Strengths and Difficulties Questionnaires strengths and limitations as an evaluation and practice tool in Social Work


  • Emma Amy O'Neill Presbyterian Support Northern, and the University of Auckland



Strengths and Difficulties Questionnaire, Social Workers in Schools, Funding Allocation


INTRODUCTION: The Strengths and Difficulties Questionnaire (SDQ) is an internationally recognised psychometric and behavioural screening tool. The Ministry of Social Development (MSD) have endorsed the SDQ as the primary behavioural screening and client outcome evaluation tool for the Social Workers in Schools (SWiS) service in 2018. The usefulness of the SDQ in social work practice and in evaluating client outcomes, however, remains unclear. This study explored two years of aggregated Youth Workers in Secondary Schools (YWiSS) SDQ scores to understand what client outcomes could be evidenced. This study further reflects on SDQs as a contractually mandated practice tool and their appropriateness in social work practice.

METHOD: Data were collected from the Family Works Northern (FWN) YWiSS database.Data modelling and analysis tested what aggregated client, parent and teacher SDQ scorescommunicated for changes in clients’ behavioural difficulties at service entry, mid-point and exit.

 FINDINGS: Analysis of two years of YWiSS client, parent and teacher SDQ scores aggregated at a service level provided inconsistent evidence of client need and outcomes by SDQ thematic categories. A number of factors, including the SDQ being voluntary, clients exiting service early and the challenge of asking the same teachers and parents to complete an SDQ, meant that there were very few SDQ scores completed by all parties at the service exit point, following a two-year intervention.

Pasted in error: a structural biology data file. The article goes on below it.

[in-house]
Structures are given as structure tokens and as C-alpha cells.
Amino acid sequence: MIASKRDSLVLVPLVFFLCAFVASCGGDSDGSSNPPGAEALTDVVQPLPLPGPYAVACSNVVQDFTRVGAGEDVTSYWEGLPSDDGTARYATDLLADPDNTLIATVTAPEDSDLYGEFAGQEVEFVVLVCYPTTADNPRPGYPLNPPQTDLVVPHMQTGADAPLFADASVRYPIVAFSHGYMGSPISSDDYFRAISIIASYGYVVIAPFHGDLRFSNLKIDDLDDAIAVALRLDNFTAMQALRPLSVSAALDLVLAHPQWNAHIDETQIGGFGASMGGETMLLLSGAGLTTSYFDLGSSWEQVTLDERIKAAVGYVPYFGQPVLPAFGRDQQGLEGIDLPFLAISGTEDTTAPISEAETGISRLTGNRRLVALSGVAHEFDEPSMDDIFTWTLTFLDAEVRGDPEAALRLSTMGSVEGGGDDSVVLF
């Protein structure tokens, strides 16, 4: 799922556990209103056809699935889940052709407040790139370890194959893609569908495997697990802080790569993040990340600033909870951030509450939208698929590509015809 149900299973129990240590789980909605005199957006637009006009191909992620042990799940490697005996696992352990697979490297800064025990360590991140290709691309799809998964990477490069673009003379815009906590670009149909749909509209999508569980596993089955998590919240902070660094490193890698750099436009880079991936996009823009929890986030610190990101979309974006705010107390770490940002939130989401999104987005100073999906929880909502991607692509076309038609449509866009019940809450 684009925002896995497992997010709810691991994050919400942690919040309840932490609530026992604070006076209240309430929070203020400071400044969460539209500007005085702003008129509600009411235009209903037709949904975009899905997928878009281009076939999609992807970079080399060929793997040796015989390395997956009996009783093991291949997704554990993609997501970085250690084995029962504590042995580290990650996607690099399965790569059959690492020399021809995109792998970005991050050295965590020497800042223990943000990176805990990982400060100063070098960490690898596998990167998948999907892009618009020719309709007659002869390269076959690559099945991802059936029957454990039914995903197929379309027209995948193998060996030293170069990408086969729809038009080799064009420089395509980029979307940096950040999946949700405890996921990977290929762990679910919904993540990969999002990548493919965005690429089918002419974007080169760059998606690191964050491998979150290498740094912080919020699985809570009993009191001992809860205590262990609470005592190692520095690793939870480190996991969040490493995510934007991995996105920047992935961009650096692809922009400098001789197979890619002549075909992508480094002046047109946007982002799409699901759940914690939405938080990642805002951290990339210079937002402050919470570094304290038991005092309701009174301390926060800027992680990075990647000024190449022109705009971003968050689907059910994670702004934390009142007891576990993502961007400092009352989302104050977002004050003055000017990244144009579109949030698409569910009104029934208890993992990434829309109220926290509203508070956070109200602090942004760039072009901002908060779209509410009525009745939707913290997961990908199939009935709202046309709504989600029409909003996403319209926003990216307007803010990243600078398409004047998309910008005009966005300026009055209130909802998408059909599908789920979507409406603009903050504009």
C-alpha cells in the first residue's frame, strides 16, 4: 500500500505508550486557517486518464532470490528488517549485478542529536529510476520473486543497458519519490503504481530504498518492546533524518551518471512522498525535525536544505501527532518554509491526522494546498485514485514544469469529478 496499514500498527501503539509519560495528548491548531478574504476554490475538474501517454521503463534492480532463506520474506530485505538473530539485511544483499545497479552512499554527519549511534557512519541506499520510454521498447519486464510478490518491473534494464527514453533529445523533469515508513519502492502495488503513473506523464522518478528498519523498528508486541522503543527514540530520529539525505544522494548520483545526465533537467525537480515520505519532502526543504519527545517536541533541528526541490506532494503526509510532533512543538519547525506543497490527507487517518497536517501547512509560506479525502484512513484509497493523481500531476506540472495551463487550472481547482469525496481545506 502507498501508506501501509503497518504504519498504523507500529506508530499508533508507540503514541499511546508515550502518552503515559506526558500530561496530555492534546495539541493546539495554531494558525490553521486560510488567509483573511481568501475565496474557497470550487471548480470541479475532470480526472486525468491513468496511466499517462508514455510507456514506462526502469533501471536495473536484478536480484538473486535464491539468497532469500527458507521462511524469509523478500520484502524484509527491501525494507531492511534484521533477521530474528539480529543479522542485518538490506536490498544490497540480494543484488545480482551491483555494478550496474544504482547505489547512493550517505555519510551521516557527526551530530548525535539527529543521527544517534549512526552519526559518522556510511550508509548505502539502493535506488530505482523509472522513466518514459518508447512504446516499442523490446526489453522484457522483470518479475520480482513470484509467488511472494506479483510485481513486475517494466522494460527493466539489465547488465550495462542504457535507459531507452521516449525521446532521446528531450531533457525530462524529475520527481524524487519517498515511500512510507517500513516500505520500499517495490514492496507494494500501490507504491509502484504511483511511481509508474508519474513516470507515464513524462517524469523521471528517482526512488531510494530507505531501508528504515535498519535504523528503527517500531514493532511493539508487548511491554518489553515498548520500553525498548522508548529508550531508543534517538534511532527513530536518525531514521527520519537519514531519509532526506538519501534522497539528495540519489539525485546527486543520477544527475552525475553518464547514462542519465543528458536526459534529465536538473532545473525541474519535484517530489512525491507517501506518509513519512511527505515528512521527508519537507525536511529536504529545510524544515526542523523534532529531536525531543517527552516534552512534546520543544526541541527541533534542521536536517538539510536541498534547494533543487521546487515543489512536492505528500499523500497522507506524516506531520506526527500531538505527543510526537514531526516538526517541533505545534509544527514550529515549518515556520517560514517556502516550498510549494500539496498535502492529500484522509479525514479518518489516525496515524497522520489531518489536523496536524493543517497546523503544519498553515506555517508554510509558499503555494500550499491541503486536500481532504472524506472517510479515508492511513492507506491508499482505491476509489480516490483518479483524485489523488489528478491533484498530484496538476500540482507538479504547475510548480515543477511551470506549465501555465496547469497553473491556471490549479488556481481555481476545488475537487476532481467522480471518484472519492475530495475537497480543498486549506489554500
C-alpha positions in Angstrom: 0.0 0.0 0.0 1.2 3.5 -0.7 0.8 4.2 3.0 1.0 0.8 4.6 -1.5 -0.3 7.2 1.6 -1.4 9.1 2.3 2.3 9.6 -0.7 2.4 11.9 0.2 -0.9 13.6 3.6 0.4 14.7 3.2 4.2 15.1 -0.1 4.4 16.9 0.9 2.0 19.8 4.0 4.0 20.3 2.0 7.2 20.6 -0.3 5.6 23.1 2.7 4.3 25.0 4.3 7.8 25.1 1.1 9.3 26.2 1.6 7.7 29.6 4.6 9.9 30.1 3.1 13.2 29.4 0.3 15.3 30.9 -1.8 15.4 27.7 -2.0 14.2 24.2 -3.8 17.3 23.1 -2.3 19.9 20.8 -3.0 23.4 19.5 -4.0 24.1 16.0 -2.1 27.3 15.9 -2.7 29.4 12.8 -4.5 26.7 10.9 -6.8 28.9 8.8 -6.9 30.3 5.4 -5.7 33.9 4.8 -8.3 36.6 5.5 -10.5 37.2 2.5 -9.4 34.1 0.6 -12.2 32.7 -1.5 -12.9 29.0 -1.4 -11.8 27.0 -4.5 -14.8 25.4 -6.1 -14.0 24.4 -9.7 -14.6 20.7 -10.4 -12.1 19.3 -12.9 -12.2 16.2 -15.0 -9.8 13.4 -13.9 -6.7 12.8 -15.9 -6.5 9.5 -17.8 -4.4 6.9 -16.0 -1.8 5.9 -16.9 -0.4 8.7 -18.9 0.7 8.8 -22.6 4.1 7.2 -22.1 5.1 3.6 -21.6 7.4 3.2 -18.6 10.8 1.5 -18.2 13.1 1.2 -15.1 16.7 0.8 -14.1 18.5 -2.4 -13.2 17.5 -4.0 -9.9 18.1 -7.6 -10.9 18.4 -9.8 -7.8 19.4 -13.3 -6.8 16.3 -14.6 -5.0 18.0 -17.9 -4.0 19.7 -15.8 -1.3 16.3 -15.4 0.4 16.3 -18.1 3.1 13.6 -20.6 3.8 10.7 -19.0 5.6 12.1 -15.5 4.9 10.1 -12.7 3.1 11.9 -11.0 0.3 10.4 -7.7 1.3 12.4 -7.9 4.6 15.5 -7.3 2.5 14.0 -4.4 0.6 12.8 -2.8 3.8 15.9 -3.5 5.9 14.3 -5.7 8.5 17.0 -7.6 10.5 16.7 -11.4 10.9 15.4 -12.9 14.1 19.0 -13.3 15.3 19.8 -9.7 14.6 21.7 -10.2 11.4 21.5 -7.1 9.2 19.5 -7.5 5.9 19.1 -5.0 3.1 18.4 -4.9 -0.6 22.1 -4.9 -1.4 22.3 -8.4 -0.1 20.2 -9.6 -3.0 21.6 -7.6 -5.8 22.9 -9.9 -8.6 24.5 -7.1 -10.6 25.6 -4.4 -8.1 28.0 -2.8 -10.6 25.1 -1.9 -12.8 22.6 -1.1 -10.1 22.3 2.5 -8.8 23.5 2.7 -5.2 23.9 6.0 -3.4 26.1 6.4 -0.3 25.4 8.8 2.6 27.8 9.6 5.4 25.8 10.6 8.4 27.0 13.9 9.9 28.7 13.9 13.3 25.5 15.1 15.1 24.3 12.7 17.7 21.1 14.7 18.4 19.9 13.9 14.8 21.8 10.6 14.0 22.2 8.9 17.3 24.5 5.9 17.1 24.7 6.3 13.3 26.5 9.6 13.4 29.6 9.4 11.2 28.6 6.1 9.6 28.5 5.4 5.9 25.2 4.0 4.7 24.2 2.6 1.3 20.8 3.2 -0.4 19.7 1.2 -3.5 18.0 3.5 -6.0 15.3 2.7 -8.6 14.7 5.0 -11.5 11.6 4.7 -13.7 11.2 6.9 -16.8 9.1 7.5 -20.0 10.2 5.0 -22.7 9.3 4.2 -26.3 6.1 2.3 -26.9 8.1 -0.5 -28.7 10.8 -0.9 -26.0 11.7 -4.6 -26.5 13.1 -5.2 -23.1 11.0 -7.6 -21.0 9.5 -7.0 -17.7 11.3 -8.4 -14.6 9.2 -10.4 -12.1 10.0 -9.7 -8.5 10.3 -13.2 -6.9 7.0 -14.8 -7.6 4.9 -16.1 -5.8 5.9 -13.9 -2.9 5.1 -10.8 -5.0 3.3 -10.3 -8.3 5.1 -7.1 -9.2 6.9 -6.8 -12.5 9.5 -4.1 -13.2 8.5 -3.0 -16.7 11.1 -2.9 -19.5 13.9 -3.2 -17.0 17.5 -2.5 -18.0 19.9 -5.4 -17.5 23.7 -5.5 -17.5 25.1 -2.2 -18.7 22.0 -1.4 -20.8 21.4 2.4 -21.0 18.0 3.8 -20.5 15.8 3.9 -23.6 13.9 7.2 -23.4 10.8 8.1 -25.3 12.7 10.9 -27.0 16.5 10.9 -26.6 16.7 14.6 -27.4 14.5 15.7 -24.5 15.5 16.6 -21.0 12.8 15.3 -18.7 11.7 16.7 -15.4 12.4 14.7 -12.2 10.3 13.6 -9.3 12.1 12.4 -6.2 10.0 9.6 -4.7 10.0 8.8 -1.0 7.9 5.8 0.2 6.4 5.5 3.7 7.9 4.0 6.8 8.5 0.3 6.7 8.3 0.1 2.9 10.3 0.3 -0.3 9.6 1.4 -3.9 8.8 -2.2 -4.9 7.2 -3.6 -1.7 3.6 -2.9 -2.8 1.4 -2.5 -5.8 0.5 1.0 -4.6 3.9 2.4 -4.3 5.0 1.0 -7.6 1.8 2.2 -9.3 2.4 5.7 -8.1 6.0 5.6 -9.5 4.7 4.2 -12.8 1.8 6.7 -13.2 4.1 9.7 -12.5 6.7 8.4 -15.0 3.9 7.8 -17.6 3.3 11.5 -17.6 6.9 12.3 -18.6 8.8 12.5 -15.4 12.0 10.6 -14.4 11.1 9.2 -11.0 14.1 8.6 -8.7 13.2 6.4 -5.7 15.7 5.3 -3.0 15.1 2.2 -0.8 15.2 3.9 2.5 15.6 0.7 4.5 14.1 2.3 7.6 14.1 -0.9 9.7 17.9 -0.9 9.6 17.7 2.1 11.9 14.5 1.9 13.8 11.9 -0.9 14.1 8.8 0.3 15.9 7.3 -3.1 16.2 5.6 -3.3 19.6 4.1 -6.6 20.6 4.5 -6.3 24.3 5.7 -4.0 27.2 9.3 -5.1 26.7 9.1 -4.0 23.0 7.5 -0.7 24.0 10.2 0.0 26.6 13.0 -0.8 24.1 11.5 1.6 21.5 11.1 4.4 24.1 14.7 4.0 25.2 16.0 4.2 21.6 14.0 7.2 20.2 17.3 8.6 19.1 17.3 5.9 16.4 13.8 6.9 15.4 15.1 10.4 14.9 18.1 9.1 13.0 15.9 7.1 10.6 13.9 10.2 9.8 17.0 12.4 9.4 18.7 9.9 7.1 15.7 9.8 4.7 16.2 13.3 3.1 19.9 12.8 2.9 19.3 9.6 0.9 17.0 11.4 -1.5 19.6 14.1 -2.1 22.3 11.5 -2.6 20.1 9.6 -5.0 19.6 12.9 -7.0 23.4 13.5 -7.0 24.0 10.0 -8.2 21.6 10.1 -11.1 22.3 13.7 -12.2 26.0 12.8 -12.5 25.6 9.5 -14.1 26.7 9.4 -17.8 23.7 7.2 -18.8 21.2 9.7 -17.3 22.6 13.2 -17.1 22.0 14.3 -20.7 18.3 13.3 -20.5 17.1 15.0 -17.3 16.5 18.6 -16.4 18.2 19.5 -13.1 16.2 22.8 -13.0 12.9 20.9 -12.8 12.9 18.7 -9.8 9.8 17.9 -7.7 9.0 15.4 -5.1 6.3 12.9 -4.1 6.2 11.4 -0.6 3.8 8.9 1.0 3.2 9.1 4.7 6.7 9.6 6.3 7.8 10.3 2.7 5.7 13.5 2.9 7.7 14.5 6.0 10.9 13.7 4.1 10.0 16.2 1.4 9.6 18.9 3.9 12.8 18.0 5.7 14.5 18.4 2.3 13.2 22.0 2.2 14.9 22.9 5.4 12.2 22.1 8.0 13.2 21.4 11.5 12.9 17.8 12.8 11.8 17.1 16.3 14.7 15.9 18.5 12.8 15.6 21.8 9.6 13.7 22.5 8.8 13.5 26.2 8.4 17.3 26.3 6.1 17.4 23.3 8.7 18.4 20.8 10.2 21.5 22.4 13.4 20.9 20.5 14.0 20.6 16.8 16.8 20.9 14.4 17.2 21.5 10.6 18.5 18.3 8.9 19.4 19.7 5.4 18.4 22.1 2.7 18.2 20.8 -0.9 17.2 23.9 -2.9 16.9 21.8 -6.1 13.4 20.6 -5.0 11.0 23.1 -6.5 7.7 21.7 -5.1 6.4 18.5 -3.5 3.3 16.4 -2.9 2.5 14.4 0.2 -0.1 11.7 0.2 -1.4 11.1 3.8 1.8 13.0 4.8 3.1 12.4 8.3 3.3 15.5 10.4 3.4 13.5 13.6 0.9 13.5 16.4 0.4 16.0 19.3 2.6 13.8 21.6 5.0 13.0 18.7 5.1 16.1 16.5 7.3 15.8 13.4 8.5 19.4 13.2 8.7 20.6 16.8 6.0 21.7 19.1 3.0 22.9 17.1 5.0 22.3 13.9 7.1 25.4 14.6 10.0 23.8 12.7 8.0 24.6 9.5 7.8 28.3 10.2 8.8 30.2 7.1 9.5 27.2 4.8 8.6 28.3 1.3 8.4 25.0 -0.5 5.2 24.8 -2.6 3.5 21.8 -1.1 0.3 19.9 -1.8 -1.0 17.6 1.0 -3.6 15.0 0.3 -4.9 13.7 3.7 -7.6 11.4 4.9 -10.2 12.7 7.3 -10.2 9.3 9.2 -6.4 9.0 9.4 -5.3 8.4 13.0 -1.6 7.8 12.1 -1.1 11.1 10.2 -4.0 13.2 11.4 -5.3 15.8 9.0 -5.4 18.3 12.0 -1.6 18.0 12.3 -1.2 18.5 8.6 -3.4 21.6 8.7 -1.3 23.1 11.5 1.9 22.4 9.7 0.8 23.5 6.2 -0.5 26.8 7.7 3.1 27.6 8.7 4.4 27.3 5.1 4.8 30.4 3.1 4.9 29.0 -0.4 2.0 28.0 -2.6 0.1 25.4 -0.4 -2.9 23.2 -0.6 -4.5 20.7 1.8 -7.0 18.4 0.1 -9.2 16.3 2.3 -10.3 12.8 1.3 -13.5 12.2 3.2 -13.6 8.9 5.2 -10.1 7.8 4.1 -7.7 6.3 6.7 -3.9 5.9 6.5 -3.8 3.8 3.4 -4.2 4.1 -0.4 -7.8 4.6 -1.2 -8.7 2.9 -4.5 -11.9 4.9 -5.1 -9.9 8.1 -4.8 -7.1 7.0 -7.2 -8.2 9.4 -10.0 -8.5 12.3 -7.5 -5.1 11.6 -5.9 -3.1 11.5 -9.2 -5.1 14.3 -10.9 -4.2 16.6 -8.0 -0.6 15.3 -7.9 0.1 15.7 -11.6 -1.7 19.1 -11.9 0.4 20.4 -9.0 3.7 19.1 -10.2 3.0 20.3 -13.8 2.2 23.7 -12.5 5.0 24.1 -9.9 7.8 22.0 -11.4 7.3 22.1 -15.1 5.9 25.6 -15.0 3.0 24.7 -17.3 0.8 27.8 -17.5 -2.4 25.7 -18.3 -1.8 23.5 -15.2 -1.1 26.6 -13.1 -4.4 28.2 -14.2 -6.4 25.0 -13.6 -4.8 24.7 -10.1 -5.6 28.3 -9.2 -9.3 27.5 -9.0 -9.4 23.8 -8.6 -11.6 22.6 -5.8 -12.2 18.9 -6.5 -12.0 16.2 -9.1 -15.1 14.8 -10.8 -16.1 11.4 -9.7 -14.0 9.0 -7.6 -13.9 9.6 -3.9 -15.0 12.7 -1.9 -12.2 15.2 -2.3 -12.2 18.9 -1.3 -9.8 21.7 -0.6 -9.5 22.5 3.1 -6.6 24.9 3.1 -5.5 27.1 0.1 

CONCLUSION: The findings in this research suggest that the SDQ as a standalone behavioural screening and outcome evaluation tool within social work is limited. Aggregated YWiSS SDQ results provided limited insights about the complexity of client needs or any intervention outcomes to practitioners, social service providers and funders. The use of SDQ in social work requires further scrutiny to test its ability to communicate a client’s level of need and any intervention outcomes to these stakeholders.

Author Biography

Emma Amy O'Neill, Presbyterian Support Northern, and the University of Auckland

Research and Evaluation Analyst Presbyterian Support Northern


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How to Cite

O’Neill, E. A. (2018). Strengths and Difficulties Questionnaires strengths and limitations as an evaluation and practice tool in Social Work. Aotearoa New Zealand Social Work, 30(2), 28–41.



Original Articles